MB Post, the short form of Manhattan Beach Post, has been a buzzing Los Angeles area restaurant for several months. A Modern American gastro pub, this David LeFevre helmed establishment reportedly packs them in on a nightly basis; so during the LA stop of my West Coast tour, I made it a point to take Flipper for a ride to see what the chatter was all about.
MB Post sits about 10-minutes south of LAX, just a few blocks off the Pacific Ocean. The menu is frequently rotated selection of cheeses, meats, veggies, seafood, and everything in between. But it’s not simply just a list of items that categorically fit those descriptions. Instead, the menu, and by extension the atmosphere, is a playful experience that comfortably settles in amongst America’s ragging food trends.
If the wooded entrance isn’t enough to tell you, a quick glance around the restaurant will show that MB Post has all of the requisite elements for an “IT” restaurant. There’s lots of wood inside, plenty of exposed walls, a windowed kitchen, a creative cocktail menu, and a series of menu items that rotate with some frequency.
Grab A Drink
The large room is partitioned by a sort of faux wall that runs nearly the entire length of the space. For those with a wandering eye (ME!), you can leer at patrons through the many cutouts and storage slots … most notably the vertical slot that holds an old street bike.
On the entrance side of the space, you’re greeted by a hosting stand which quickly gives way to some communal tables which in turn stop just shy of a busy bar. It’s there that we first settled, having to weave around the hungry and hip who were also there to imbibe on all MB Post had to offer.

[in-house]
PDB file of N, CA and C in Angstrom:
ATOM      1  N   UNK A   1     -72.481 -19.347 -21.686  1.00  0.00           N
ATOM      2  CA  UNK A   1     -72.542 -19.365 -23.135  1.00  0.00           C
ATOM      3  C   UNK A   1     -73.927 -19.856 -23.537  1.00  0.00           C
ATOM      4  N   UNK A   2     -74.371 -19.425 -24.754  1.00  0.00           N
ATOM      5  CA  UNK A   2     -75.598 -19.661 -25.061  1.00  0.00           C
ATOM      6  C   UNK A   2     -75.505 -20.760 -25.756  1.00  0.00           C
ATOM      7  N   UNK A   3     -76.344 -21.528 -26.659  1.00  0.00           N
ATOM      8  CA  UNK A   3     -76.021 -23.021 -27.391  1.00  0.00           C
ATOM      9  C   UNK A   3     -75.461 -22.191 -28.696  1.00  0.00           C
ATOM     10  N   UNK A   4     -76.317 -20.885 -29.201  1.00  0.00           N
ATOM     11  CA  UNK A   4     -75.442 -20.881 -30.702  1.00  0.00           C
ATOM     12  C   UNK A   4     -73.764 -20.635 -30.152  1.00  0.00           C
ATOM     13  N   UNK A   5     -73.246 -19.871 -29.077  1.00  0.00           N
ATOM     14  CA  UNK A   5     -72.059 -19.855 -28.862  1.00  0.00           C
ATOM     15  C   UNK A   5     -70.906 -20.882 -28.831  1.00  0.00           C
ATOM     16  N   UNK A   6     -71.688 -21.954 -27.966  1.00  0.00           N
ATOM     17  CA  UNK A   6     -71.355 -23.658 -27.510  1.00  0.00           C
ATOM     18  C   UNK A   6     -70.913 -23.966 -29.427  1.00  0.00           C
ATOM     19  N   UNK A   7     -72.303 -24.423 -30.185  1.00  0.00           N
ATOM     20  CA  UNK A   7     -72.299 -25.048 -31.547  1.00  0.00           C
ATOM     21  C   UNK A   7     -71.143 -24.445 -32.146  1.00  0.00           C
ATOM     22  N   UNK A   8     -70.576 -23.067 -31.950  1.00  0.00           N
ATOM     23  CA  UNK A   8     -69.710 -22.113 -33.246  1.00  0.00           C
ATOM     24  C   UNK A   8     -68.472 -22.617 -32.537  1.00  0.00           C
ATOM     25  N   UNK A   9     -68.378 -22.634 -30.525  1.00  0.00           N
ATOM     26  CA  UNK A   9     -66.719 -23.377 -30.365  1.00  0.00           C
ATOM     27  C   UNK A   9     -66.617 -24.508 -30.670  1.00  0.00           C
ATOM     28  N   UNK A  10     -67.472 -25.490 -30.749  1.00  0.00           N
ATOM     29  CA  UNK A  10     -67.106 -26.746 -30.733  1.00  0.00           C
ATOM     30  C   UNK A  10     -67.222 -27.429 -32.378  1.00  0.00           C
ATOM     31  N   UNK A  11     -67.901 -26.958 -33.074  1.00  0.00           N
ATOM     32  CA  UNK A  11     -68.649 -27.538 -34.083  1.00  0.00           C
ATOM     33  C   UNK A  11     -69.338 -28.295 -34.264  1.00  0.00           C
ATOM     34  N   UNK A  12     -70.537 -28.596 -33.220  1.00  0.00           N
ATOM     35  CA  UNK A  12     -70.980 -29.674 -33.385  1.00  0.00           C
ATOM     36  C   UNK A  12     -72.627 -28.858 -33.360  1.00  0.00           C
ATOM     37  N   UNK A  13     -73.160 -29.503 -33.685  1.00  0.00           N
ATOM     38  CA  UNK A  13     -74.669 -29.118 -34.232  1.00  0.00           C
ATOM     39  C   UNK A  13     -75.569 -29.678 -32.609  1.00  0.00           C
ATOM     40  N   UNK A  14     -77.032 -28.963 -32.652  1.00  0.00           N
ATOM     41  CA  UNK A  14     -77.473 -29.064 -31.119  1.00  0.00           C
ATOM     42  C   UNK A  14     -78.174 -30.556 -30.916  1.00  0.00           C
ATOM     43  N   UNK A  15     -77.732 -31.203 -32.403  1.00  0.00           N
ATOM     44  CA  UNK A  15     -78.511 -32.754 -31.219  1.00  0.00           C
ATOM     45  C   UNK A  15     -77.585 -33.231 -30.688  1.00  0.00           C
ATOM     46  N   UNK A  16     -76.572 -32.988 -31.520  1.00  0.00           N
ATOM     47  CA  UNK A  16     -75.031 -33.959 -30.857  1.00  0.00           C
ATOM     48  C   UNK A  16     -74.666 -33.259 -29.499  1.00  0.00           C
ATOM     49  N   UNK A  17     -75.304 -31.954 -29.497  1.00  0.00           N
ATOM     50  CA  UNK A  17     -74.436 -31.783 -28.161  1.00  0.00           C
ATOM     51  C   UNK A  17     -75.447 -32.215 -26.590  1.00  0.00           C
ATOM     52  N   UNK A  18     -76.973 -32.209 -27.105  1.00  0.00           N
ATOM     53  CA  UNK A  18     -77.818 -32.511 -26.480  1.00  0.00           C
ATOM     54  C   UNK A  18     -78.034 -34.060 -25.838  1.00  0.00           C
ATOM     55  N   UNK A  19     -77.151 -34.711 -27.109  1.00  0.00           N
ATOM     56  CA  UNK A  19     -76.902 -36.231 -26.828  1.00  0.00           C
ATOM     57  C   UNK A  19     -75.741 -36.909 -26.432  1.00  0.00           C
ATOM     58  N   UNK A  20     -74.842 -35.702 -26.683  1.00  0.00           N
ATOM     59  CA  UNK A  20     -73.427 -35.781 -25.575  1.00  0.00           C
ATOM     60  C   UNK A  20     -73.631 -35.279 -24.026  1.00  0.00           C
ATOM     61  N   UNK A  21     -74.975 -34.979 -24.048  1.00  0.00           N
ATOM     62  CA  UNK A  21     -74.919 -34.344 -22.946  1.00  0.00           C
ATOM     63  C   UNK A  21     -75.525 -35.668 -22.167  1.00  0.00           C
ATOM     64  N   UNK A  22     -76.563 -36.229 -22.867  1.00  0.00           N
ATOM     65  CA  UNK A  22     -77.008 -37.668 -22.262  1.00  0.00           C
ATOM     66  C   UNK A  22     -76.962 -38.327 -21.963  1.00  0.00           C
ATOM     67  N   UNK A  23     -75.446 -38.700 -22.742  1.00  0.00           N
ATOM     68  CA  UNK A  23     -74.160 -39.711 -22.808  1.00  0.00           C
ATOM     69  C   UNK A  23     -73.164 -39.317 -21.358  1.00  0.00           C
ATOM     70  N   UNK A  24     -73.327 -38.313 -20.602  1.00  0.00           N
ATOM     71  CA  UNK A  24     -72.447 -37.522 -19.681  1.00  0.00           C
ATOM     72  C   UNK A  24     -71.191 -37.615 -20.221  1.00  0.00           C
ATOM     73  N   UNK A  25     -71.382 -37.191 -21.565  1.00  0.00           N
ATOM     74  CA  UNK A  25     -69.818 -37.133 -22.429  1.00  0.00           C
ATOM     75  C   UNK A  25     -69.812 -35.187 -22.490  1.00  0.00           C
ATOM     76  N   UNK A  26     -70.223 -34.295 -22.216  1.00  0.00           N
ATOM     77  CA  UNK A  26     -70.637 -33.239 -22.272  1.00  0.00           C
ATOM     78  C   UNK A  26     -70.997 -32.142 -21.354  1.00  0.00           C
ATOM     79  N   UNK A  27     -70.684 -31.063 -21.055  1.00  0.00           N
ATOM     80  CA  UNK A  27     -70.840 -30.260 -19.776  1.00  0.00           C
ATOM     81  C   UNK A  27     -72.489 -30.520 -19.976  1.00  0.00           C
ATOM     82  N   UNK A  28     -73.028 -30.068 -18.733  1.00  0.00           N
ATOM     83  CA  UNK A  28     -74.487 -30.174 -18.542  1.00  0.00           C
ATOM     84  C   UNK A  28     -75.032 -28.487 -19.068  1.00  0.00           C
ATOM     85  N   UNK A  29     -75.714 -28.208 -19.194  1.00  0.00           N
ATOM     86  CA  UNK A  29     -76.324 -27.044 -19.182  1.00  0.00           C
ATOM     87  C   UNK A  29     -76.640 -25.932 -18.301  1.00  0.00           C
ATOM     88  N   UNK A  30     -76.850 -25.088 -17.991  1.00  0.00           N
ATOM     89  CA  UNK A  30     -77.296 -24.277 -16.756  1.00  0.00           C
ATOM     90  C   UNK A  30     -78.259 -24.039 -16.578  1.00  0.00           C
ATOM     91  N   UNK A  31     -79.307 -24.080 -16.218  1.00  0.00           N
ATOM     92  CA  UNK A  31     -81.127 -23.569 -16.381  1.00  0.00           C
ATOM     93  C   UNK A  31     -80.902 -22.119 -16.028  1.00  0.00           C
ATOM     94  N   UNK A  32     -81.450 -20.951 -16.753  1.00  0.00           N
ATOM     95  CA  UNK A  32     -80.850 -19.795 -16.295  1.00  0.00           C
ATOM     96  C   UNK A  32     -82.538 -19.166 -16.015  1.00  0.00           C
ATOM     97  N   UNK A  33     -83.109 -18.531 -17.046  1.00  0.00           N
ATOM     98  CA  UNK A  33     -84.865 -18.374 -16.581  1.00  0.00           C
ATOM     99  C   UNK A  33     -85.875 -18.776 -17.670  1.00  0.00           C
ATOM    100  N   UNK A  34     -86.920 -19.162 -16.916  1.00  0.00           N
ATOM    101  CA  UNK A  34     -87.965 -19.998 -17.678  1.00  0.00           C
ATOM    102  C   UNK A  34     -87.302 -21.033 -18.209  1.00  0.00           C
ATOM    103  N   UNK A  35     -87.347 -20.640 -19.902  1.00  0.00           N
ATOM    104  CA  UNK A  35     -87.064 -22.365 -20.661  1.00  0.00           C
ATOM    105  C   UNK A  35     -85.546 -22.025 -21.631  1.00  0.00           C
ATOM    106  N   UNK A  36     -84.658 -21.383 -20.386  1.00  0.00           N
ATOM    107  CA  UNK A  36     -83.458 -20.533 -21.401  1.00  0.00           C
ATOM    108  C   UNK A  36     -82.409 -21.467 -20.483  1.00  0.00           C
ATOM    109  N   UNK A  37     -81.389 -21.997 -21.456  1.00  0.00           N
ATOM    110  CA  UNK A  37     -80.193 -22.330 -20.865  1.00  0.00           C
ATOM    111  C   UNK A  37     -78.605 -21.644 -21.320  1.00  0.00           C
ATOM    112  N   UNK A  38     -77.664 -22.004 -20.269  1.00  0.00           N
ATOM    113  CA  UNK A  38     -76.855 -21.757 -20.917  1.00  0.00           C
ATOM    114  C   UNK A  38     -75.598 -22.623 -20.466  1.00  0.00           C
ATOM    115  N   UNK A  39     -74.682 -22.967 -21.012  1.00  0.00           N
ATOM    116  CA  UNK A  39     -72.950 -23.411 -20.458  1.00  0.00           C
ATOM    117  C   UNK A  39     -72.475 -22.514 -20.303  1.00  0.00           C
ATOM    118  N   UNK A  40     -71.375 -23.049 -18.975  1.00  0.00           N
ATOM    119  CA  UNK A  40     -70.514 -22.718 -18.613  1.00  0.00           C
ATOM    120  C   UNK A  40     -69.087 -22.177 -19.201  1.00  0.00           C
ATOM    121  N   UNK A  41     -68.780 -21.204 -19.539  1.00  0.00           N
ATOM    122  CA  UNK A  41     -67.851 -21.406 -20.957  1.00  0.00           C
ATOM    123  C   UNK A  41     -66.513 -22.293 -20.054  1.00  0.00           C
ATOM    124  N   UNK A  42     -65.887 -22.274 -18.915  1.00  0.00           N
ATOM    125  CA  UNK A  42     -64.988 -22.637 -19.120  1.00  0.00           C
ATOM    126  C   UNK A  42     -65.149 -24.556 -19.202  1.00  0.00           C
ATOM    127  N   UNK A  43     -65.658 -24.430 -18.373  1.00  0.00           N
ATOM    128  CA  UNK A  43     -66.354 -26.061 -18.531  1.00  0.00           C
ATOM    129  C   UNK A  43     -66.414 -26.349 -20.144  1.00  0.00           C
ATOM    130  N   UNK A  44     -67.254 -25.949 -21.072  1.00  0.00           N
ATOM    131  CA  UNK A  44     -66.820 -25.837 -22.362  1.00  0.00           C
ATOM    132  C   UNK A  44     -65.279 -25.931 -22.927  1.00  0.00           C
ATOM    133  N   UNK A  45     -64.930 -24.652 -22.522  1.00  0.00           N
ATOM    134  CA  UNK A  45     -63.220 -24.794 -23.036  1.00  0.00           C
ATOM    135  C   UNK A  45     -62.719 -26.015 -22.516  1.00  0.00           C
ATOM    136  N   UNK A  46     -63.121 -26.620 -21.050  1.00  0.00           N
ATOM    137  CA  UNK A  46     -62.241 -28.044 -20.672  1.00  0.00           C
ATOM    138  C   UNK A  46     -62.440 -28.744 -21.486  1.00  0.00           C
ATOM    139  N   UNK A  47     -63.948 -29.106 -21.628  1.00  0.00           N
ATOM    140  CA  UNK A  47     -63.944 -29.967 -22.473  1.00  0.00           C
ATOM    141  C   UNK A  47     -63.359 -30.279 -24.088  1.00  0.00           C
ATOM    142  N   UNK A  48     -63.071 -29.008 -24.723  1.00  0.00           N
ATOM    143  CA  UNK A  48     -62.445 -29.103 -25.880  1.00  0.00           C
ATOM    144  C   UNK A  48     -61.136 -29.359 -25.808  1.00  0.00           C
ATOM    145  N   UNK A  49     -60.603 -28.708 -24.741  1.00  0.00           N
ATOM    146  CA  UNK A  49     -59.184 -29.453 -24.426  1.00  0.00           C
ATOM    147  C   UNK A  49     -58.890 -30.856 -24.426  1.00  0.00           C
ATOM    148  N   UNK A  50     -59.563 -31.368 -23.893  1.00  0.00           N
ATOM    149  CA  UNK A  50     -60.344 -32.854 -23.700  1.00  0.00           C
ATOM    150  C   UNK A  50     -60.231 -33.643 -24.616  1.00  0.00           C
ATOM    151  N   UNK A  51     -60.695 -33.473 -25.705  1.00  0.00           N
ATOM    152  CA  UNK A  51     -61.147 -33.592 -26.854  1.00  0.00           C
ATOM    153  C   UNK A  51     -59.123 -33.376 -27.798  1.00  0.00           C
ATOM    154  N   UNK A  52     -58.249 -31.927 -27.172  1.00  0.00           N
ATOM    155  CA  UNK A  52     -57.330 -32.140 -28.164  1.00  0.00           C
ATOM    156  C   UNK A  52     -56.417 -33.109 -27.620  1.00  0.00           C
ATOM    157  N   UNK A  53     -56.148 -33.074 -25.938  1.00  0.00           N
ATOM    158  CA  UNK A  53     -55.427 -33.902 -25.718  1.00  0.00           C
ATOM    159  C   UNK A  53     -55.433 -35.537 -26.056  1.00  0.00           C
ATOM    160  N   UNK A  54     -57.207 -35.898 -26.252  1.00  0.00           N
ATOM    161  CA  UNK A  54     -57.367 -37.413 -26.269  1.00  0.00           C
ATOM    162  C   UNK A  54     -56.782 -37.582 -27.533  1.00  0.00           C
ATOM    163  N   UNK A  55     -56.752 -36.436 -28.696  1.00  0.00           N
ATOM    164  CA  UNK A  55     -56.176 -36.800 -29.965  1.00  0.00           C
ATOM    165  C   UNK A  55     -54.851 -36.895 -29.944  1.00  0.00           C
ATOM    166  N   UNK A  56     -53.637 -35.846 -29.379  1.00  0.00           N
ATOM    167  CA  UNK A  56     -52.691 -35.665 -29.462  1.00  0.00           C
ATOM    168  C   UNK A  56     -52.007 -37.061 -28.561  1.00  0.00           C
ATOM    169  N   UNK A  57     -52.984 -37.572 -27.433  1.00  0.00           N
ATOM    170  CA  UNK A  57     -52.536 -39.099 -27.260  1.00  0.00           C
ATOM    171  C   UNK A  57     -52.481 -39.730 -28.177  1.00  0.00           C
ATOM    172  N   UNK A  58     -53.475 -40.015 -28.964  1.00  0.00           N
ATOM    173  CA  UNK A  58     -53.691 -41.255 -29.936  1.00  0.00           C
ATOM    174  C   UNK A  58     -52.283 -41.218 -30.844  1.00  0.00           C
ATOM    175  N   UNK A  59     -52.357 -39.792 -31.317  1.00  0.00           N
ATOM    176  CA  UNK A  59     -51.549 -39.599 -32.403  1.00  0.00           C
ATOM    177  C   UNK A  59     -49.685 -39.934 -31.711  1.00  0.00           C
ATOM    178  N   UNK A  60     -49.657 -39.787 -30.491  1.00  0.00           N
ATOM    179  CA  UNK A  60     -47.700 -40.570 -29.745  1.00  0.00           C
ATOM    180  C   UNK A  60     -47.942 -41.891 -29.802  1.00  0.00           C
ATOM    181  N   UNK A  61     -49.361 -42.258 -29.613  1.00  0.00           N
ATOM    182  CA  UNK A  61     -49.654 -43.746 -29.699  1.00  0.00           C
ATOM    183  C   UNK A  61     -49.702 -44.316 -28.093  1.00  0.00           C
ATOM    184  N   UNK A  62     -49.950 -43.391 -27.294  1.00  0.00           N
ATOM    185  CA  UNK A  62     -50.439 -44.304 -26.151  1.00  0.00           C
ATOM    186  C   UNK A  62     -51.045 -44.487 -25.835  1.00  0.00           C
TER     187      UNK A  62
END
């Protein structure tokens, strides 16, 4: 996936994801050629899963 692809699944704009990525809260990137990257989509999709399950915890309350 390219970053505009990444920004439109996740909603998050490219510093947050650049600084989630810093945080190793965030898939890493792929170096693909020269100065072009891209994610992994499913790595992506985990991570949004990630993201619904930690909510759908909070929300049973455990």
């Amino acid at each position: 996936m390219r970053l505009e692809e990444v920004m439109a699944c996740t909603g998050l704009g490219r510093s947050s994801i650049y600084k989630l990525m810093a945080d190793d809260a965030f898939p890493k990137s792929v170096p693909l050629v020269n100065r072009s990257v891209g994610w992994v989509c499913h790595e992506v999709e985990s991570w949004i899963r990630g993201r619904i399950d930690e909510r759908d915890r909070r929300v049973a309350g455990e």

While we waited for a table to open up (mind you it’s like 9:30 on a Tuesday and the place had a 20-minute wait), we dove into a number of hand-crafted cocktails. All of them hover around $10, which is more than reasonable given their carefully assembled details. Along with bitters, hard to find aperitifs, and house made accents, MB Post doesn’t hesitate to use quality ingredients like Buffalo Trace whiskey.
Like the food menu, the cocktails change on a semi-regular basis; so if you can’t snag what we had – don’t be alarmed. It was the execution, beyond the flavors, that grabbed my attention. In this day in age, cocktail culture is big. Super super big. Every restaurant is quick to add bitters and the like to their menu. But just because they are offered doesn’t mean they are any good. Making a better than average cocktail goes beyond simply having all the ingredients. You must carefully bend and mix your offerings, and in our single sitting, MB Post’s tenders of the bar did just that.
On to the Food
Found in the crowd by the hostess, we ponied up some cash for my beverages and the lady’s vino, and were shown to our seats in the rumbling dining room. MB Post provides a space that encourages the rambunctious scene.
In addition to the playful wall accents and the trendy nuances of the communal tables and windowed kitchen, individual tables are stacked on top of one and other. If you’re the friendly type, chances are high that you’ll exchange at least a few words with your nearest neighbors. It wasn’t prohibitively noisy during our stay – but it certainly was loud.
Soon thereafter I caught my first whiff of LeFevre’s offerings. The food can be categorized as both Modern American and gastro pubtastic; but beyond those identifiers, I might call the menu comfortable. It does change, though I’m not sure how often, but in subsequent glances at their online menu, I’ve seen a similar theme.
There’s a richness and a warmth to the menu. It’s almost like someone with Southern food on the mind sat down and said: “how do I make comfort food that isn’t overtly Southern.” Lots of vegetables and a multitude of proteins are assembled to provide people with flavor forward dishes. Whether or not they all turn out well is something I can’t answer, but I can say that there was something very inviting about most of we consumed.